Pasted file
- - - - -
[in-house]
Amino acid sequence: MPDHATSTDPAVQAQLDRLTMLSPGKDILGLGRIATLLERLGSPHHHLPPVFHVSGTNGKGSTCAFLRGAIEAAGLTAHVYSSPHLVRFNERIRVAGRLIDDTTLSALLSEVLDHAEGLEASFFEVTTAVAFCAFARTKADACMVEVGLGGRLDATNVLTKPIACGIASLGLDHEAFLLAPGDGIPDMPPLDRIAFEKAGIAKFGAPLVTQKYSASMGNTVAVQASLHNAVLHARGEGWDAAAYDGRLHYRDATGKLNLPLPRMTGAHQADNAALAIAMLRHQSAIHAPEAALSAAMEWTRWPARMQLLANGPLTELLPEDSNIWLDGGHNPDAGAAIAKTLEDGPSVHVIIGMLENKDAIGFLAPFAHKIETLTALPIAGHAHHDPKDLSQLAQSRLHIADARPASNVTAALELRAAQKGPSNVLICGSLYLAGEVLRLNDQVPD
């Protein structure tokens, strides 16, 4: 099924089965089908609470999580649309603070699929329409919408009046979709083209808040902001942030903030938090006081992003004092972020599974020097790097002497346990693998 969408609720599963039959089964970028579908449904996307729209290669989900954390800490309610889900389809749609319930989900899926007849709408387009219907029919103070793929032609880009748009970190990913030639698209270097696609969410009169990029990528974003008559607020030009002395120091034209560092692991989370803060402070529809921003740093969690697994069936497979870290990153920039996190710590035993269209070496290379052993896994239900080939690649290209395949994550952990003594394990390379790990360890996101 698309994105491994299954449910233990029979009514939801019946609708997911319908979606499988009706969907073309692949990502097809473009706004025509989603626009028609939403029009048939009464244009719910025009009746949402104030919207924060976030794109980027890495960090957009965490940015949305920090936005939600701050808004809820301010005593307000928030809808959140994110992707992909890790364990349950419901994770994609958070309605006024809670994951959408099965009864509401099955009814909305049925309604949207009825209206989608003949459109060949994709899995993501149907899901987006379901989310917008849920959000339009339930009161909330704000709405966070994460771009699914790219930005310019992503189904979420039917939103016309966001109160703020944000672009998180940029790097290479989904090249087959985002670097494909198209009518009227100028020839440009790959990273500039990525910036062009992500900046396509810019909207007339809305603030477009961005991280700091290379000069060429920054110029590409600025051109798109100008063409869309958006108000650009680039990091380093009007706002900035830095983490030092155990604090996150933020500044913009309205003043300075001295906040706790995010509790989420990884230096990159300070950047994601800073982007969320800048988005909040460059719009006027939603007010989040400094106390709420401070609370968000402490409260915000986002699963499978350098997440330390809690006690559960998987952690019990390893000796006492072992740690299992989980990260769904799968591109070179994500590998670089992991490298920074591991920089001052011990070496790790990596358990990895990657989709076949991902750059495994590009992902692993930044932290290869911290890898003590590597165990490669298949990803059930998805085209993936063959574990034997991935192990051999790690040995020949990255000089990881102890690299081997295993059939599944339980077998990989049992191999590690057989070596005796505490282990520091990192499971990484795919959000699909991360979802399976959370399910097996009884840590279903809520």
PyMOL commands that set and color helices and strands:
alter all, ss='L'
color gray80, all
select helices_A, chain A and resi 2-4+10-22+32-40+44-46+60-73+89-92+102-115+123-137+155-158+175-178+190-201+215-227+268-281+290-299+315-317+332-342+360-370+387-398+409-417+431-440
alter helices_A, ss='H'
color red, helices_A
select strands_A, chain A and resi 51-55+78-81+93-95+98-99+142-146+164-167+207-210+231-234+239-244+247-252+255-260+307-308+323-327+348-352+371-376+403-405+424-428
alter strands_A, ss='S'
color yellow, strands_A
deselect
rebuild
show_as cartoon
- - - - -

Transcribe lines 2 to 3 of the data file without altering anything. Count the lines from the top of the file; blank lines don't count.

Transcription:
Amino acid sequence: MPDHATSTDPAVQAQLDRLTMLSPGKDILGLGRIATLLERLGSPHHHLPPVFHVSGTNGKGSTCAFLRGAIEAAGLTAHVYSSPHLVRFNERIRVAGRLIDDTTLSALLSEVLDHAEGLEASFFEVTTAVAFCAFARTKADACMVEVGLGGRLDATNVLTKPIACGIASLGLDHEAFLLAPGDGIPDMPPLDRIAFEKAGIAKFGAPLVTQKYSASMGNTVAVQASLHNAVLHARGEGWDAAAYDGRLHYRDATGKLNLPLPRMTGAHQADNAALAIAMLRHQSAIHAPEAALSAAMEWTRWPARMQLLANGPLTELLPEDSNIWLDGGHNPDAGAAIAKTLEDGPSVHVIIGMLENKDAIGFLAPFAHKIETLTALPIAGHAHHDPKDLSQLAQSRLHIADARPASNVTAALELRAAQKGPSNVLICGSLYLAGEVLRLNDQVPD
């Protein structure tokens, strides 16, 4: 099924089965089908609470999580649309603070699929329409919408009046979709083209808040902001942030903030938090006081992003004092972020599974020097790097002497346990693998 969408609720599963039959089964970028579908449904996307729209290669989900954390800490309610889900389809749609319930989900899926007849709408387009219907029919103070793929032609880009748009970190990913030639698209270097696609969410009169990029990528974003008559607020030009002395120091034209560092692991989370803060402070529809921003740093969690697994069936497979870290990153920039996190710590035993269209070496290379052993896994239900080939690649290209395949994550952990003594394990390379790990360890996101 698309994105491994299954449910233990029979009514939801019946609708997911319908979606499988009706969907073309692949990502097809473009706004025509989603626009028609939403029009048939009464244009719910025009009746949402104030919207924060976030794109980027890495960090957009965490940015949305920090936005939600701050808004809820301010005593307000928030809808959140994110992707992909890790364990349950419901994770994609958070309605006024809670994951959408099965009864509401099955009814909305049925309604949207009825209206989608003949459109060949994709899995993501149907899901987006379901989310917008849920959000339009339930009161909330704000709405966070994460771009699914790219930005310019992503189904979420039917939103016309966001109160703020944000672009998180940029790097290479989904090249087959985002670097494909198209009518009227100028020839440009790959990273500039990525910036062009992500900046396509810019909207007339809305603030477009961005991280700091290379000069060429920054110029590409600025051109798109100008063409869309958006108000650009680039990091380093009007706002900035830095983490030092155990604090996150933020500044913009309205003043300075001295906040706790995010509790989420990884230096990159300070950047994601800073982007969320800048988005909040460059719009006027939603007010989040400094106390709420401070609370968000402490409260915000986002699963499978350098997440330390809690006690559960998987952690019990390893000796006492072992740690299992989980990260769904799968591109070179994500590998670089992991490298920074591991920089001052011990070496790790990596358990990895990657989709076949991902750059495994590009992902692993930044932290290869911290890898003590590597165990490669298949990803059930998805085209993936063959574990034997991935192990051999790690040995020949990255000089990881102890690299081997295993059939599944339980077998990989049992191999590690057989070596005796505490282990520091990192499971990484795919959000699909991360979802399976959370399910097996009884840590279903809520």